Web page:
The Missing Element in Your Organizational Strategy

In a cover story for a recent issue of Harvard Business Review, Professor John Kotter described a new type of organization that combines speed of execution with agility to seize new opportunities quickly. “Speed plus agility” is the holy grail that leaders of organizations seek to achieve. Many don’t. There are two big missing pieces that are overlooked by a majority of leaders. This blog describes one of them.

Recently, I was presenting to a group of senior executives from 40 different companies. They represented many different industries and were from different parts of the world. I asked them to work collectively to design the perfect, high-speed, fast-executing organization. What would it look like? What would it feel like? What processes would it have in place? I kept gathering ideas until they had exhausted all of their thoughts and insights.

What they came up with was an organization with a clear strategy, where everyone is urgent and aligned toward a common goal, and where execution of those strategies flowed smoothly with all of the management processes you would expect in place. They had designed the typical process most people think successful companies use to implement new strategies.

“So what is missing,” I asked? “Nothing,” they responded. “Let me ask you all a question,” I continued, “Tell me how well this model works at seizing new opportunities or going after new strategies that require a lot of change?” They scratched their heads as they thought about this, but they came up with an answer that is confirmed by research, that only about 30 percent of organizations are good at seizing new, strategic opportunities. Put another way, 70 percent fail trying to do so. So I asked again, “What is missing?” Silence.

One answer that we have uncovered in our work — and it’s something John Kotter learned a long time ago — is that a missing piece required for speed and agility is an “urgency process.” When I say an “urgency process,” I mean including an actual process — as essential as your strategic planning and execution processes — that is dedicated to creating urgency.

 

 

 

When I mention an “urgency process” to groups of executives, I’ll often hear things like, “What is an urgency process?” and “We did not learn this in business school.” Well, here’s one way of defining it: An urgency process is a quantifiable and repeatable way to generate alignment, urgency, and engagement in a majority of employees in a company, division, functional area, or large team. Some of the elements it contains are:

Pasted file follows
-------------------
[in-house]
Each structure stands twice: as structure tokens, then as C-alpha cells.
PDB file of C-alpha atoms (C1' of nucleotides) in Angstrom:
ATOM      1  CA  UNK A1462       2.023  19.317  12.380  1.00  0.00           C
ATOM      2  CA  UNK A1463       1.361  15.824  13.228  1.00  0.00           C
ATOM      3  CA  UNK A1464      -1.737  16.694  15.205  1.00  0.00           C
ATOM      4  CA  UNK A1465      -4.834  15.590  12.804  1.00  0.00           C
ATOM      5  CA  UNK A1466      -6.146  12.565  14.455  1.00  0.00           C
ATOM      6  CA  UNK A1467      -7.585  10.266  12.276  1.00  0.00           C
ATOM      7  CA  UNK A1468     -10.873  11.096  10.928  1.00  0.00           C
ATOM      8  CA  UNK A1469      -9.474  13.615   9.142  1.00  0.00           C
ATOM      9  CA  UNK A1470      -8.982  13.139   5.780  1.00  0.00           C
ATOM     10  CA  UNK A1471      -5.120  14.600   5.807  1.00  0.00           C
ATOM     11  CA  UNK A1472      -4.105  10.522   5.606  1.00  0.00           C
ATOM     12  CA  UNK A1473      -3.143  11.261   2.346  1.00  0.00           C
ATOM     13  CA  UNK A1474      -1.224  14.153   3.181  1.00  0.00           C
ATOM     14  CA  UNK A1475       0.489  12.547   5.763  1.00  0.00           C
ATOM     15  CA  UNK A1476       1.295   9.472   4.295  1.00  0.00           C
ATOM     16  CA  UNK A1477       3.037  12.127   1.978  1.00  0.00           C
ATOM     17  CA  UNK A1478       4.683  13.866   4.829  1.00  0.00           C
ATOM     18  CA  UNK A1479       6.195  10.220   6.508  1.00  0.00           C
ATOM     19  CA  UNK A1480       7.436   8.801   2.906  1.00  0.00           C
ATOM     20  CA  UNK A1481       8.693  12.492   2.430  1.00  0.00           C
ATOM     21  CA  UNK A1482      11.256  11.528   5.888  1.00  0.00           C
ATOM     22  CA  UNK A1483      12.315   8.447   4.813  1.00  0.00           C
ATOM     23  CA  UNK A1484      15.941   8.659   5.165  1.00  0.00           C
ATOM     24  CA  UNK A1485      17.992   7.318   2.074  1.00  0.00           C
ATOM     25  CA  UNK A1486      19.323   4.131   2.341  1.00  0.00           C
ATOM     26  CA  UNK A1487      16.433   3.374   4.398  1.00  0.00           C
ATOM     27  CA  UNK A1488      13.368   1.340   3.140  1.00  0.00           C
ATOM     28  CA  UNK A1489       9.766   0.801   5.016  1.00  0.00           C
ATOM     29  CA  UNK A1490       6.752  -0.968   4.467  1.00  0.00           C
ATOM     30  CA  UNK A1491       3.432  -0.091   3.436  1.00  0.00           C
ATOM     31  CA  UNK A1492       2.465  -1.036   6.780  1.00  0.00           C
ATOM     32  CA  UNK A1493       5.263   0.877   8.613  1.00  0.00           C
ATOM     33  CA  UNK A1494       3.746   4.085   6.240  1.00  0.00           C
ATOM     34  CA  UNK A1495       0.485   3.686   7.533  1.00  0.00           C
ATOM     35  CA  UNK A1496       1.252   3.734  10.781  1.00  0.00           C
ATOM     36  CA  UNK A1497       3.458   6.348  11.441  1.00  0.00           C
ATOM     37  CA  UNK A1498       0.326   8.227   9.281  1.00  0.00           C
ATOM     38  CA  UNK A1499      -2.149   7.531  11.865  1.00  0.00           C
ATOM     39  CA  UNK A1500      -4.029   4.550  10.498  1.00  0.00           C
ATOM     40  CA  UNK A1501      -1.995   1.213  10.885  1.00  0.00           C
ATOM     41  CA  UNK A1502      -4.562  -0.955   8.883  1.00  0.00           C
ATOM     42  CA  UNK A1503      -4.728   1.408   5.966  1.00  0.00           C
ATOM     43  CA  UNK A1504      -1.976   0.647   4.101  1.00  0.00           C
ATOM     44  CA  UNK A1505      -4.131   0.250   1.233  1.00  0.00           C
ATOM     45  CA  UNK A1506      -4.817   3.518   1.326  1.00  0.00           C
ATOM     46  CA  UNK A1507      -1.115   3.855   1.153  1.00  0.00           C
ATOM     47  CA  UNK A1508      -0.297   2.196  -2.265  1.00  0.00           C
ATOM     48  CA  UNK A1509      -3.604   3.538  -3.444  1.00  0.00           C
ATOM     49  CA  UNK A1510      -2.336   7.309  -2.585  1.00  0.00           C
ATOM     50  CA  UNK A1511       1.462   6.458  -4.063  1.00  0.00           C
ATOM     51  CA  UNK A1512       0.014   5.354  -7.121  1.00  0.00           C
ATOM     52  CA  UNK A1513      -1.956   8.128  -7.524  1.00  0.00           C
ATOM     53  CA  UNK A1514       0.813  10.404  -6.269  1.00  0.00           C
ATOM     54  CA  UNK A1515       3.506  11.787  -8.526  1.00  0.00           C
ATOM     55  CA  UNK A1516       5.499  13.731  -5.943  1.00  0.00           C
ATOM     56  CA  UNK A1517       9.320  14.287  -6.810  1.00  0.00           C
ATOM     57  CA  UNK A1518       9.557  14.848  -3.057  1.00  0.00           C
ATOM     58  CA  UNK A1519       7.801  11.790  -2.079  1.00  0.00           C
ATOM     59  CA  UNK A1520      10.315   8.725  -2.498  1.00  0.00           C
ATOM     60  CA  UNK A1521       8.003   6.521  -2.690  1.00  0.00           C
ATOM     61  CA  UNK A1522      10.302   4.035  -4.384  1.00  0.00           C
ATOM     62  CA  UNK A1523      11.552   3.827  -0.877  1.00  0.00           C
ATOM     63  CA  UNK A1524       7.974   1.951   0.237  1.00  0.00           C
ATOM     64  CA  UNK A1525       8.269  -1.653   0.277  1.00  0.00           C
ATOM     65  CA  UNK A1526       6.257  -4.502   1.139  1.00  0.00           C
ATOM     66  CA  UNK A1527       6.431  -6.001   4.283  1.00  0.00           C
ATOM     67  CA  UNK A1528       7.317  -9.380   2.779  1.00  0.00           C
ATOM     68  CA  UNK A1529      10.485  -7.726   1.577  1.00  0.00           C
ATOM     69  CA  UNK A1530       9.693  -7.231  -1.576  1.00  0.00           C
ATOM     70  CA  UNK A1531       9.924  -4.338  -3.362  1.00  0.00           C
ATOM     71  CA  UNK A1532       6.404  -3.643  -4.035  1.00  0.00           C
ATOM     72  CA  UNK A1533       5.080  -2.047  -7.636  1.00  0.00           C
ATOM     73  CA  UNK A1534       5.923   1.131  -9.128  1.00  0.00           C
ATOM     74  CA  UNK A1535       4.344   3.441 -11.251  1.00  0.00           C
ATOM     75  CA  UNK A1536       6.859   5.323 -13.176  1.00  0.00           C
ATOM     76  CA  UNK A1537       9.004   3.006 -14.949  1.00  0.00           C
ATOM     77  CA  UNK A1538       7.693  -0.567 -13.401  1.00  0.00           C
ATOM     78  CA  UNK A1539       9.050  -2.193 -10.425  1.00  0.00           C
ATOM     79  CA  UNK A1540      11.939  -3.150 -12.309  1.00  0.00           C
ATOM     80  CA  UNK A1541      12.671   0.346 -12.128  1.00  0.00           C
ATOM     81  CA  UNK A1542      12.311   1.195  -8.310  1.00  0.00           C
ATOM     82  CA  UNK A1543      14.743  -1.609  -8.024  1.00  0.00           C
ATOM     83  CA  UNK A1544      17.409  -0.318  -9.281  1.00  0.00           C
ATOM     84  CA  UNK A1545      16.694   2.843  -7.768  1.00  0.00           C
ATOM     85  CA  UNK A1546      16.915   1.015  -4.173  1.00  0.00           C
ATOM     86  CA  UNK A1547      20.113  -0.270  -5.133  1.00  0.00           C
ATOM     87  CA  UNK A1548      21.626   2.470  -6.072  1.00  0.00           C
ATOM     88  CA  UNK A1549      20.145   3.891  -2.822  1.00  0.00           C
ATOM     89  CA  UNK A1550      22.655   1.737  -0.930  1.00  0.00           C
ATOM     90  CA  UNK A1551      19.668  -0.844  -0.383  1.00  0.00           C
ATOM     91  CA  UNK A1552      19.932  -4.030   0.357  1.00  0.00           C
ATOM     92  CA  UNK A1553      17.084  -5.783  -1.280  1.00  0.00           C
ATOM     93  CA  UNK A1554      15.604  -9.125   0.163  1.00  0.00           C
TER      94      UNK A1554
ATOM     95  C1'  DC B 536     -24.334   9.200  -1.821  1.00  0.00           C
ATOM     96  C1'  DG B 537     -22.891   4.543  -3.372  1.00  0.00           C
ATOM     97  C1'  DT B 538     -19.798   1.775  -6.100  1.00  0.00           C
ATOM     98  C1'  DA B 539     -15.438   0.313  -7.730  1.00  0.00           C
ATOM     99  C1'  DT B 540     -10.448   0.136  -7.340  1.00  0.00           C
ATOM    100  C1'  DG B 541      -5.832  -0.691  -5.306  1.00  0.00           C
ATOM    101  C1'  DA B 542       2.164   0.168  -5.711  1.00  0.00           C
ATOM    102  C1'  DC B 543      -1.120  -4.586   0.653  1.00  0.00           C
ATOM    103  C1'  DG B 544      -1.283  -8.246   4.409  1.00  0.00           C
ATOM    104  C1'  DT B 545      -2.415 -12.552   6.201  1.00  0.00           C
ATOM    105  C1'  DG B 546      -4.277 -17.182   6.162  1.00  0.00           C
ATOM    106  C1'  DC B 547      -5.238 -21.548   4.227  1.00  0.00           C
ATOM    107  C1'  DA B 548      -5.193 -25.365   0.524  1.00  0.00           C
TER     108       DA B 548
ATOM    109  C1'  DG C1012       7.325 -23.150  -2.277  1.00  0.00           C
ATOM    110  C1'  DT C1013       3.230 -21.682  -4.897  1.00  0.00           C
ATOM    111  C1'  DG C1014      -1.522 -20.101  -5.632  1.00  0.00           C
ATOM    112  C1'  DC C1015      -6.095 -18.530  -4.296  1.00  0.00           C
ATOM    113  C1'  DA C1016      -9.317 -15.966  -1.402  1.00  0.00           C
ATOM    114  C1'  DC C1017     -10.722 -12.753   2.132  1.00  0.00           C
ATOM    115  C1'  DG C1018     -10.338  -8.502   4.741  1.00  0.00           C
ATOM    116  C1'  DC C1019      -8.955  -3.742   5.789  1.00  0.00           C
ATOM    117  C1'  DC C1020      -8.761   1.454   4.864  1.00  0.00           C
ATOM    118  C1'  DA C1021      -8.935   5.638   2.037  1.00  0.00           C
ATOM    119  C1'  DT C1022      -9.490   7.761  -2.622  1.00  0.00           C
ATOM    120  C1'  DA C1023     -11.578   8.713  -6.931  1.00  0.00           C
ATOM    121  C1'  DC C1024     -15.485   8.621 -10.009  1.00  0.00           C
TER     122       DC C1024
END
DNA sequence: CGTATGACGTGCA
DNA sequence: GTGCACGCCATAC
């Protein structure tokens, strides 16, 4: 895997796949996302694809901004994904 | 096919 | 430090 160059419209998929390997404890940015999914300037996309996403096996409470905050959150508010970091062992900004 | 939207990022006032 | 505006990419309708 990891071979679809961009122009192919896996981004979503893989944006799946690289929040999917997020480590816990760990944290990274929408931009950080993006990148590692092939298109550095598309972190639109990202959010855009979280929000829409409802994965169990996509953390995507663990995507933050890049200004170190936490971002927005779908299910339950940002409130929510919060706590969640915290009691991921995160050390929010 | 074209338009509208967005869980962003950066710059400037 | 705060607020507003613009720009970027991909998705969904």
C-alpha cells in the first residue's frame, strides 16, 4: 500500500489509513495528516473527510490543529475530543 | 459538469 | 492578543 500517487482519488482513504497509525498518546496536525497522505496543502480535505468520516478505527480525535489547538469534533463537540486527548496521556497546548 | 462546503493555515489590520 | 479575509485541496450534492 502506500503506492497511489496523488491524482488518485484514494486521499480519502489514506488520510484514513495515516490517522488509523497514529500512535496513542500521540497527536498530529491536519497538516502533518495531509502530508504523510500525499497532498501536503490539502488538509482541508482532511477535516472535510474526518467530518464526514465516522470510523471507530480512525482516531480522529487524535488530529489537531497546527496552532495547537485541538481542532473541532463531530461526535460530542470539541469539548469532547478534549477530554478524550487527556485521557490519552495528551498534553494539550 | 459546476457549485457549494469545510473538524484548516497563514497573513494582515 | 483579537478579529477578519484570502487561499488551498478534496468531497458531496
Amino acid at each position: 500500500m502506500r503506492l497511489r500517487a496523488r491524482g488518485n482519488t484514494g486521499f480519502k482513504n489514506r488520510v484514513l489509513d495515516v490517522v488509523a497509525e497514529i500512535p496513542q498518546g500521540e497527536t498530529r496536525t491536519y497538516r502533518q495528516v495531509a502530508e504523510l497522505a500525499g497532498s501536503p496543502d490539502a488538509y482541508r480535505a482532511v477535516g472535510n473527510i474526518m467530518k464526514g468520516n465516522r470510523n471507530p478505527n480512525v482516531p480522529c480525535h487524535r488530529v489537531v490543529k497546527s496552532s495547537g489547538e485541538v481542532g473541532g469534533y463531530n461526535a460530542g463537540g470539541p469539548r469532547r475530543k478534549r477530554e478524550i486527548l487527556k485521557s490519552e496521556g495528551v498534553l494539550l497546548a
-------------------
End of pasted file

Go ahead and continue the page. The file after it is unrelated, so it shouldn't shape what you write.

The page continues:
• Senior leadership team alignment around a market opportunity
  • An urgency team
  • Urgency initiatives to create alignment, urgency, and engagement
  • A way to capture names of urgent employees that want to volunteer to help
  • A means of measuring urgency to ensure at least 50 percent of the organization is urgent

To be clear, an urgency process is not a communications plan. A communications plan is typically a one-way set of activities designed to inform and create awareness. It is not typically designed to align and engage employees as volunteers to take action.

So what do you do when you have 50 percent of your employees in your team, division, or organization urgent and raising their hand to help? How do you put them productively to use?

Read more from Kotter International here.

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ABOUT THE AUTHOR

Randy Ottinger

Randy Ottinger

Randy Ottinger is an Executive Vice President at Kotter International, a firm that helps leaders accelerate strategy implementation in their organizations.

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Recent Comments
Michael - thanks for this article. I've read it over and over and it keeps convicting / encouraging me. I'm a get-it-done leader who can very quickly breeze thru conversations to get to root cause and fix problems. I really need to develop my leadership to be more long-suffering and remember those problems have faces.
 
— Doug
 
I am not surprised with many of these answers. I am not sure how a meet and greet woild cause a person to. leave. I seriously doubt this poll was taken anywhere outside the US. I have been to a church that was a an abandoned warehouse with no windows in the middle of the summer with no AC. I enjoyed it because the word was taught and God was there. Following Christ is selfless not selfish and how can it make me comfortable. I understand to use discernment for new and nonbelievers. Most people that have spoken with that say the church hurt them usually are self perceived hurts. Even so if we are hurt who are we going for ourselves, our friends, or God? God bless.
 
— Tim
 
My pastor passed this onto to his leaders. I read the list with interest. How interesting that something like the following did not make the list of why first time guests leave: “I really felt convicted by the preaching about sin, coming judgment and hell. It was almost like the preacher was speaking directly to me. Made me so mad, I almost ran out of there!” Hmmm. Ray Comfort writes, “John Wesley told his trainee evangelists that, when they preached, people should either get angry or they should get converted. No doubt he wasn’t speaking about the “love, joy, peace Gospel.” Wesley preached sin, righteousness, holiness, judgment, and hell.” Could this be why my objection didn’t make the list? Because in most churches today, liberalism has watered down the gospel like it has dumbed down our kids in schools and handcuffed our law enforcement people and created a generation of career politicians more interested in power and perks than in public service? Mike
 
— Mike French
 

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